13. UMPCman says:

    If the cost is $200 then this will end up in my pocket for sure, if only out of curiosity.

    Any word on the quality of the video playback experience?

  14. icura says:

    I think the OpenPandora project demonstrated that 128MB of RAM was not sufficent to have fluid ARM ubuntu perforamnce. I’d buy this if it had double the RAM.

    I wonder what kind of video chip it has. Most ARM11 chipsets have atleast a OpenGL es 1.1 chipset for smartphones.

  15. zomg says:

    “I think the OpenPandora project demonstrated that 128MB of RAM was not sufficent to have fluid ARM ubuntu perforamnce.”

    What are you babbling about? Pandora moved on to 256 MB RAM because the console has been delayed so fscking long that the price difference between the two versions has become almost nil.

  16. icura says:

    I didn’t say Pandora was upgraded to 256 to get ubuntu working. ubuntu is not even the first or secondary OS.

    Did you check the performance of ubuntu-arm videos before and after the upgrade? exophase wasn’t able to get it running well at all on 128mb. It took a long time to load up and start applications as it shuffled memory usage to virutal ram on the sd card.

  17. zomg says:

    Unoptimized proof of concept running on prototype hardware doesn’t demonstrate anything. Linux with GUI runs well on even 32 MBs, you just have to cut away the bloat.

  18. icura says:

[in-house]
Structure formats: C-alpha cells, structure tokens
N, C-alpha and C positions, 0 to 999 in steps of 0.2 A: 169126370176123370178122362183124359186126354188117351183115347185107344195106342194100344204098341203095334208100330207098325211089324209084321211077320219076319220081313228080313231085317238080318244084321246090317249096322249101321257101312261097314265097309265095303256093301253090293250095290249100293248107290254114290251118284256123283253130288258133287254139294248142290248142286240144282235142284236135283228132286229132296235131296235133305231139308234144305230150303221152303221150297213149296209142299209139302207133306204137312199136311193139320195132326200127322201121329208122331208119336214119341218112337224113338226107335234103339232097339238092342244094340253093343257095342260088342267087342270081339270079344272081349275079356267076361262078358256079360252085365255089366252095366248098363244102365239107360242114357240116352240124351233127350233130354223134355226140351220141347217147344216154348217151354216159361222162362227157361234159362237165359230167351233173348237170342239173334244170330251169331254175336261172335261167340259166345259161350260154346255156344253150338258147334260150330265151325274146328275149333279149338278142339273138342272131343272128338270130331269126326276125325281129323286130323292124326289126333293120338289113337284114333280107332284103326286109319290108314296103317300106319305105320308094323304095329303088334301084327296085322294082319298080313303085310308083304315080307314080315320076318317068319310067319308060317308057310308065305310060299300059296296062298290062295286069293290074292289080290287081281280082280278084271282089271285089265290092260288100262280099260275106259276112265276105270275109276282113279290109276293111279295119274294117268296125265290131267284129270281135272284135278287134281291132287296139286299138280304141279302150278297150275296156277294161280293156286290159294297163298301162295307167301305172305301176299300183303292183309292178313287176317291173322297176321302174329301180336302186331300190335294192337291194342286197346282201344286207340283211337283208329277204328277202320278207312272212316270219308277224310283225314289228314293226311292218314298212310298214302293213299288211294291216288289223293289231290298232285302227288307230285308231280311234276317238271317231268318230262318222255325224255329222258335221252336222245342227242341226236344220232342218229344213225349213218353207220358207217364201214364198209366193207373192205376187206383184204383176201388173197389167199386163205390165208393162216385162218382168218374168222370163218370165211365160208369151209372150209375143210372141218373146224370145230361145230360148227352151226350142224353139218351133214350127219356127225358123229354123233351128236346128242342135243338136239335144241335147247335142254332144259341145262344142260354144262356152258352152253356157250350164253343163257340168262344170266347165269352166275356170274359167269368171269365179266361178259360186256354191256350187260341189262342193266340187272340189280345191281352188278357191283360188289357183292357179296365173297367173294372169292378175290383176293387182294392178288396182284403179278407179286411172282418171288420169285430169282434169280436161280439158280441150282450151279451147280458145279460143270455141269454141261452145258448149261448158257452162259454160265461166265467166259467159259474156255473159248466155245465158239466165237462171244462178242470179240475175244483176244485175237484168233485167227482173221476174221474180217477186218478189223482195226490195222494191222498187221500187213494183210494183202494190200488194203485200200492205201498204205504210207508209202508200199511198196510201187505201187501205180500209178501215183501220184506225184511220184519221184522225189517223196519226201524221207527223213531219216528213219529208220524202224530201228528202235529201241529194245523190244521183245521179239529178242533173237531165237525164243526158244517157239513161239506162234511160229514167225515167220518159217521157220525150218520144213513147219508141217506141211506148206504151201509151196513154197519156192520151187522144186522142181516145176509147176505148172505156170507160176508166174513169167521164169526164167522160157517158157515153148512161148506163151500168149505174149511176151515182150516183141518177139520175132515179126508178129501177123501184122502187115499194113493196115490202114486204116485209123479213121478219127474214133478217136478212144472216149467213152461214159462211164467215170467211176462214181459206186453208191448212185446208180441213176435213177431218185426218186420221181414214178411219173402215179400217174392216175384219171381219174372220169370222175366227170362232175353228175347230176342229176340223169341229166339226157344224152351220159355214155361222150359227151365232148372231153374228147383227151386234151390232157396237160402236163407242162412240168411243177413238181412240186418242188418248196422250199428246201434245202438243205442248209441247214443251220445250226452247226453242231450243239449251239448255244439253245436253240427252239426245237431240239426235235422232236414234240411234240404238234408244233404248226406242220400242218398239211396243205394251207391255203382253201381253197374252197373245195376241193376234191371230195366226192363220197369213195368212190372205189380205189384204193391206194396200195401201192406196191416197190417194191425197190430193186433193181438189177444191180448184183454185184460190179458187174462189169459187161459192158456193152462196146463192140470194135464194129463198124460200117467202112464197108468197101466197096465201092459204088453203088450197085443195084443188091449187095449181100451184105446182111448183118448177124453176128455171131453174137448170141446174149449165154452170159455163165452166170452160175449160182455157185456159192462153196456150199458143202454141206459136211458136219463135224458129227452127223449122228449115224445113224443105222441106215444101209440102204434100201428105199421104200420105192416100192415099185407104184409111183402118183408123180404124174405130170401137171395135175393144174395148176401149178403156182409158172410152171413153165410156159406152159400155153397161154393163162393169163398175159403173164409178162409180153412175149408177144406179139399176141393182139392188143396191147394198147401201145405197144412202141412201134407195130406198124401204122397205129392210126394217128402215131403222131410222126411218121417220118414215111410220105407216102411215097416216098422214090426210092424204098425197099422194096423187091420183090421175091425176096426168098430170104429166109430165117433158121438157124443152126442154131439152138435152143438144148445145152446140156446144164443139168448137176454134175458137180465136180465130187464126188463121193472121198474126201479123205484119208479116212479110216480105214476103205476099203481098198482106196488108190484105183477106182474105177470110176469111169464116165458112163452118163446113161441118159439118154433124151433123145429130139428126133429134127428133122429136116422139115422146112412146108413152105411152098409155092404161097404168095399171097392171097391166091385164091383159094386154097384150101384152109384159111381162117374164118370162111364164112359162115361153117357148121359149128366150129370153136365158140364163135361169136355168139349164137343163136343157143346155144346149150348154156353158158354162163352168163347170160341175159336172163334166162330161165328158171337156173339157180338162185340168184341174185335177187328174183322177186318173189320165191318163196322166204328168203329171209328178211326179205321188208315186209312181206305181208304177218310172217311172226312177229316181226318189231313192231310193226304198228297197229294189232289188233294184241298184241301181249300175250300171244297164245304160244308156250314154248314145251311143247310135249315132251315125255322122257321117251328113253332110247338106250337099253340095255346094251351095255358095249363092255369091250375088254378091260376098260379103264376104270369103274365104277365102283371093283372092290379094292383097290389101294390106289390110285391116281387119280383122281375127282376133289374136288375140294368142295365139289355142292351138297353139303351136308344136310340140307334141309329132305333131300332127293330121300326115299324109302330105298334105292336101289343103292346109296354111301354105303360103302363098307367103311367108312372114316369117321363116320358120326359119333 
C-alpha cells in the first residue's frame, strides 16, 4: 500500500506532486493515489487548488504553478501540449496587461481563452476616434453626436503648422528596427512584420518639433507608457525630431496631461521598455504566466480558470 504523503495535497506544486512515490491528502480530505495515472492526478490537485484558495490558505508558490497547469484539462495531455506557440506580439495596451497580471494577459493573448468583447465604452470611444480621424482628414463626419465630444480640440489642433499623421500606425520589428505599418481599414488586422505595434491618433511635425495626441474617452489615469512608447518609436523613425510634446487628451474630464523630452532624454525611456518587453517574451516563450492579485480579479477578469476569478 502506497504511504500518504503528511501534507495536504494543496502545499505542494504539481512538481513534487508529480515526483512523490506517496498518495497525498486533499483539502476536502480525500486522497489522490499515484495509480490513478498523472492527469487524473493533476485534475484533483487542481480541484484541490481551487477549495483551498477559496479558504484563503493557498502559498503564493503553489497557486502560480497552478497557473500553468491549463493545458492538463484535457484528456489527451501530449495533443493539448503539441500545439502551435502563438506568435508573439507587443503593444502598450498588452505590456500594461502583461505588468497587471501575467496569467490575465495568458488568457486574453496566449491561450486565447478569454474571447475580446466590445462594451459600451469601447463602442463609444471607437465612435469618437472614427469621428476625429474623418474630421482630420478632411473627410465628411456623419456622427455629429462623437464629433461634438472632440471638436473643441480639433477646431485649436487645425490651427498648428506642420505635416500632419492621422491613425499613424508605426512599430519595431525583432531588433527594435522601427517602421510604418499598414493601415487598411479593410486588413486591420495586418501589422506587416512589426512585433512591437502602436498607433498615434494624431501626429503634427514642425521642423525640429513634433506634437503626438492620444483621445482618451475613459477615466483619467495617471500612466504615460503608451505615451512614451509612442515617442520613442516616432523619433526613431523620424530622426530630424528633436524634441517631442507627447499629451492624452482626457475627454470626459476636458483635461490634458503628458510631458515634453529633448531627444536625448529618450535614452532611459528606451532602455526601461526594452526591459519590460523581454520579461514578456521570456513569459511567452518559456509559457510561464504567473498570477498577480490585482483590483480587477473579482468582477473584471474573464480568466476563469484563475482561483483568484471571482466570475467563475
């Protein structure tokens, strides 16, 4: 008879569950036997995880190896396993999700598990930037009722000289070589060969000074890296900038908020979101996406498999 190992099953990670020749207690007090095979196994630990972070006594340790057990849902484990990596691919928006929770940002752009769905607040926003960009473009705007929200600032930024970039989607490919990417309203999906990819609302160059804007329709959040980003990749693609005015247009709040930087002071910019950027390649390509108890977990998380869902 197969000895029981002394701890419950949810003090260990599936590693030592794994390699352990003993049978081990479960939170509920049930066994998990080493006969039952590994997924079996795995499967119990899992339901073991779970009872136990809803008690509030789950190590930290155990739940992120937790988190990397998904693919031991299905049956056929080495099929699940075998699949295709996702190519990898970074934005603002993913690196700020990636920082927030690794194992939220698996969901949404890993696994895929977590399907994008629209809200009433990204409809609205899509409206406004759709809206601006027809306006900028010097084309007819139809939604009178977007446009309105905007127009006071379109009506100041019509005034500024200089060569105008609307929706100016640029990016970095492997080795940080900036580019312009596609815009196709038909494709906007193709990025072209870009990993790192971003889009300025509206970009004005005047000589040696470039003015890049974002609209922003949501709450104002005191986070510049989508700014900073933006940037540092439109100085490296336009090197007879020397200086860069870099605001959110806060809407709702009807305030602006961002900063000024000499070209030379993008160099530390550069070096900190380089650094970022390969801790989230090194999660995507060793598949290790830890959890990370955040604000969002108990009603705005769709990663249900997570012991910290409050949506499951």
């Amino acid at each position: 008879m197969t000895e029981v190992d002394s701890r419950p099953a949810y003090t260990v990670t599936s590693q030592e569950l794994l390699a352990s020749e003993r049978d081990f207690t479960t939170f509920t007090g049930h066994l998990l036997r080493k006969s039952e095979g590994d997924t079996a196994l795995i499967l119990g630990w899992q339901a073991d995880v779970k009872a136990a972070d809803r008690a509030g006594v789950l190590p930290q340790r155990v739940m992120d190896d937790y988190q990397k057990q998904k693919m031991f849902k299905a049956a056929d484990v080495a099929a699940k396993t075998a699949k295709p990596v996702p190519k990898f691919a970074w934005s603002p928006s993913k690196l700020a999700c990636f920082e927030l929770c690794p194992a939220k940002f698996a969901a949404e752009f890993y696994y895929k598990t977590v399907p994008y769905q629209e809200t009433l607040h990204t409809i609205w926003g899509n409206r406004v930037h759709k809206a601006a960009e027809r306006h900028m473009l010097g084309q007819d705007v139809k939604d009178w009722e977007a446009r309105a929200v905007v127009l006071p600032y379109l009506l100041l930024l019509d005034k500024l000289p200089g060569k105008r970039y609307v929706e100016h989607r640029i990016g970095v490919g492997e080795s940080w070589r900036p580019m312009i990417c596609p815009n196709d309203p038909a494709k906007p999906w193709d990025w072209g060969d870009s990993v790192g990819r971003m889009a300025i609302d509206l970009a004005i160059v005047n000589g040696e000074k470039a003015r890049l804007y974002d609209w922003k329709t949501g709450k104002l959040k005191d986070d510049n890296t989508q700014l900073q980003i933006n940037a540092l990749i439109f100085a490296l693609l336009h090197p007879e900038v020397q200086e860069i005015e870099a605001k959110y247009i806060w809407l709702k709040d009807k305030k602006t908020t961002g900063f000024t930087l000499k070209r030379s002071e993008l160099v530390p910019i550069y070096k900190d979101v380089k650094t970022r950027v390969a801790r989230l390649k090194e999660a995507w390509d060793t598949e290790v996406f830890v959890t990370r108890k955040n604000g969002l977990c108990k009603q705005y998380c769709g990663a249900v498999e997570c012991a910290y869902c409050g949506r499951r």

We’re not talking about Linux + desktop which can fit on 8BM of ram. It was a port of the full ubuntu desktop for ARM and a lot of hard work was put into it.

    It was a barebones as it could be to work on 128MB of RAM.

  19. Will says:

    Meh. The only interesting thing about this unit is the $132 price tag. This device has very similar specs to the ancient Nokia N800.

  20. says:

    ok, now i feel old…

  21. T says:

    we’ll get it at the 1st time~~~

  22. chad says:

    What is “USB On-The-Go (OTG)” how is it different that regular USB?

  23. says:

    iirc, it means that if the device is plugged into a computer, it will show up as a storage device or similar. but if a usbstick or some other device is plugged into the Q5, it will be able to read and write from it.

    originally usb had a kind of master/slave setup, with the master (laptop/desktop) doing all the “thinking”.

    but as mobile phones and other devices got smarter, and people wanted the ability to plug their camera or similar into them for quick file transfer between device, the OTG standard got set up.

    basically, if one have a DAP thats OTG compatible, one should be able to use it as a extended storage for a camera, for example.

  24. zomg says:

    OTG is micro plugs with low power. You probably won’t be able to use it for anything except connecting it to a computer. Still, good hardware for the price (especially the screen). Not everything has to be cutting edge, there is a market for low priced adequate products.

  25. alex says:

    it does not have tv-out, making it kinda low-end compare to other China-branded pmp…

  26. Kam Leung says:

    Finally got my hands on a smartQ 5 on 1st Apr!


  27. says:

    of all the days…

    if it shows up on conics or similar…

  28. Chippy says:

    Good stuff. Are you blogging about it somewhere too? If not, we’d be honoured if you could write a short article for us.


  29. Claude says:

    Currently Browsing:

  30. Joe says:

    I saw this review of SmartQ5 and am going to buy one. SmartQ5 Rocks!

Search UMPCPortal

Find ultra mobile PCs, Ultrabooks, Netbooks and handhelds PCs quickly using the following links: